You should keep the pot in a sunny but cool area, preferably indoors by a window, until the seedlings begin to sprout and you can see green stems. Keep checking the moisture level, remembering the conditions they grow in the wild; sprinkle with water if necessary if the sand/soil mixture gets too dry.

    Time to Transplant!

    Once the seedlings are showing signs of sprouting, it’s time to transplant the marshmallow plants outside. Dig holes in the bedding about a foot apart and transfer a seedling into each hole, gently patting soil around it to ensure it is properly secured. Make sure the plants receive plenty of water during the first year, especially during the hot weather, replicating the types of conditions they grow in the wild.

    Watch them Grow and Enjoy!

    Marshmallow plants grow slowly at first, but after a year, it may be necessary to distance the plants a further foot apart to avoid crowding. Marshmallow plants grow to about four feet in height once matured and are easy plants to take stem cuttings or to propagate seeds. If you want to use the plants for culinary uses, you can sprinkle seeds on salads as a tasty replacement for sunflower seeds, or place in stews and other dishes. The leaves too are good to eat, either raw or as a steamed vegetables.

    Marshmallow Seeds

    Click imigae above to be directed to high quality Marshmallow Seed!

    Posted on January 18th, 2012 by Ms. Sunshine  |  No Comments »

    What is Damiana? (and How to Grow it)

    What is damiana?

    Damiana grows wild in the subtropical regions of the Americas and Africa and is widely used in traditional medicine

    What is Damiana?

    Damiana is a historically well known herb in North America.  This amazing plant is native to Texas, parts of Southern California and throughout the entire country of Mexico.  Its roots can be traced back to the ancient civilization of the Mayan’s who used it for many of the same reasons it is used today, including use as an aphrodisiac and to stimulate the intestinal tract. There are a few important things to know about damiana, such as the two species of plant, its common forms and uses and the risks associated with it’s use.

    Types of Damiana

    There are two species of the plant both referred to as Damiana.  The first, Turnera aphrodisiaca, has long been used as an aphrodisiac as the name implies and can be traced back to use in the ancient Mexican culture of the Mayans.  The second species of the plant, Turnera diffusa, is also commonly used in herbal healing to treat symptoms such as anxiety, nervousness, and mild depression.  Because many of these symptoms may be tied to sexual inadequacies both are employed as an aphrodisiac for both men and women.  The small shrub-like plant blooms in late summer and produces small but brilliant yellow flowers that are quite fragrant.  Once the plant blooms, small fruits, which have been compared to figs in flavor, appear on the plant.   The shrub itself has a very aromatic spicy odor that is comparable to chamomile.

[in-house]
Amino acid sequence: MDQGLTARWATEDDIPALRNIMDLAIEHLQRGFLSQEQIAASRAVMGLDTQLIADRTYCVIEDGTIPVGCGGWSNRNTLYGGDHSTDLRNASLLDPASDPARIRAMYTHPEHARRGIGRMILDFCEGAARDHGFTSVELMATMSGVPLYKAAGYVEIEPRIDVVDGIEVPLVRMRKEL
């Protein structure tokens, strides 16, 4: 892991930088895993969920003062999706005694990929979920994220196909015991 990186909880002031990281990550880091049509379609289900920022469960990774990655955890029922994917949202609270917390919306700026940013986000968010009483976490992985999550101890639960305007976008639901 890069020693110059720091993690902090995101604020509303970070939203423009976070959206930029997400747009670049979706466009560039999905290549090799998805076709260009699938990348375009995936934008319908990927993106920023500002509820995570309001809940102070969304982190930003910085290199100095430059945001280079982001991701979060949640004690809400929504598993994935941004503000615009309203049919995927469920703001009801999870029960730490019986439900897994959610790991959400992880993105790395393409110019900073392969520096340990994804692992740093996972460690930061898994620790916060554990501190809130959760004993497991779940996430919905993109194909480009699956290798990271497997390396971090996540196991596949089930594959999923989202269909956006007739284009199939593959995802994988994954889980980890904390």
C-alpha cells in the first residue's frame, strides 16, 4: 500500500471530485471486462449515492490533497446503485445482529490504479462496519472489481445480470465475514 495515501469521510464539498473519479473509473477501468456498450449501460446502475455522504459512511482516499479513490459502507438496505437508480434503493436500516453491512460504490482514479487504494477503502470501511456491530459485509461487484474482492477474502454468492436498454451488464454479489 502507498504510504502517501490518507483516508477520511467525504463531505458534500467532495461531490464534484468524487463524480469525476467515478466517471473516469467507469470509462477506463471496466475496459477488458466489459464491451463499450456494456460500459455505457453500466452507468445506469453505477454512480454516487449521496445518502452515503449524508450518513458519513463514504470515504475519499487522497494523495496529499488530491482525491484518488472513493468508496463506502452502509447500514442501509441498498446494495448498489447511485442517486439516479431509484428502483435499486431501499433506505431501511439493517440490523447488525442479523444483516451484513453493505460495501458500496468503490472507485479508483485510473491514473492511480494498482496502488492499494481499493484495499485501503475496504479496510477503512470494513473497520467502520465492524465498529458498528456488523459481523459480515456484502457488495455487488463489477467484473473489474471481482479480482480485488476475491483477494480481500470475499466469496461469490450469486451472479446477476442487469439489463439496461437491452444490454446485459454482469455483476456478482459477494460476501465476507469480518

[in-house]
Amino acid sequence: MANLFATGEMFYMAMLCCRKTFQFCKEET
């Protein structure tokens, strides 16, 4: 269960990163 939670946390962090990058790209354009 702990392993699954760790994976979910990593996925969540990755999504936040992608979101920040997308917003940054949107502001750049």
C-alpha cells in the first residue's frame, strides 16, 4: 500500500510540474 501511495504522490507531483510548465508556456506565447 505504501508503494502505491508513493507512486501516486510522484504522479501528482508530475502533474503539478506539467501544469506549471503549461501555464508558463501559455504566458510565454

Damiana’s Herbal Uses

    Although many parts of damiana have been used in herbal remedy throughout history, today’s most common forms come through the use of its leaves.  Damiana leaves are commonly found in pill form and as a tea for consumption.  There are many different effects for damiana so it is important to consult an herbalist in order to best understand what each form is used for, the proper dosage and not to mention possible side effects.  It is also important to note that while the FDA has not approved damiana, there have been many recent studies that have confirmed the medical uses of damiana.

    A large number of studies have concluded that there are clear increased sexual drives in both male and female rats (“Stimulating property of Turnera diffusa and Pfaffia paniculata extracts on the sexual behavior of male rats” Arletti, R., Benelli, A., Cavazzuti, E., Scarpetta, G., & Bertolini, A. September 1998).  Pills for use as an aphrodisiac are commonly found today and are said to stimulate the intestinal tract, bringing oxygen to the genital area, which serves to increase the users energy levels thus increasing libido and desire for a partner.  Most pills are made from the leaves of the plant.  The recommended dosage is 2-200mg tablets 3 times daily but it is highly recommended to consult an expert prior to consumption.  It is not recommended to take damiana if you take medicine to treat diabetes or to control blood sugar levels such as insulin, glipizide (Glucotrol), and many others.

    Damiana Tea

    Damiana is possibly better known in the form of tea brewed from the various parts of the plant.  The tea itself is quite easy to make yourself if you decide to go forward with cultivation of your own plant.  However, one must be responsible and diligent to follow your local laws, as it is illegal to cultivate damiana in the state of Louisiana (Legislature of Louisiana: Regular Session, Act No. 565; House Bill No. 173, 2010). One key to the benefits of damiana tea may come from the variety of different essential oils and minerals, including phosphorus, tannins, and flavonoids.  The combination of these oils and minerals and their effects on the central nervous system is still not completely understood.  What nutritionists and herbalists understand is that damiana tea produces calming effects for those of us who are stressed out or over worked. Drinking damiana tea has been shown to help increase general energy levels, control irritable bowel syndrome, and even improve asthma symptoms. Some of the other benefits include relief from depression and anxiety.  The recommended dosage for the tea or tonic is a 1:5 mixture of 5 mL, 3 times daily.  It is rare but some users have reported allergic reactions to damiana. If you think that damiana is something you would like to try and you enjoy tryingsomething new and exciting in your garden you can cultivate your own damiana plant!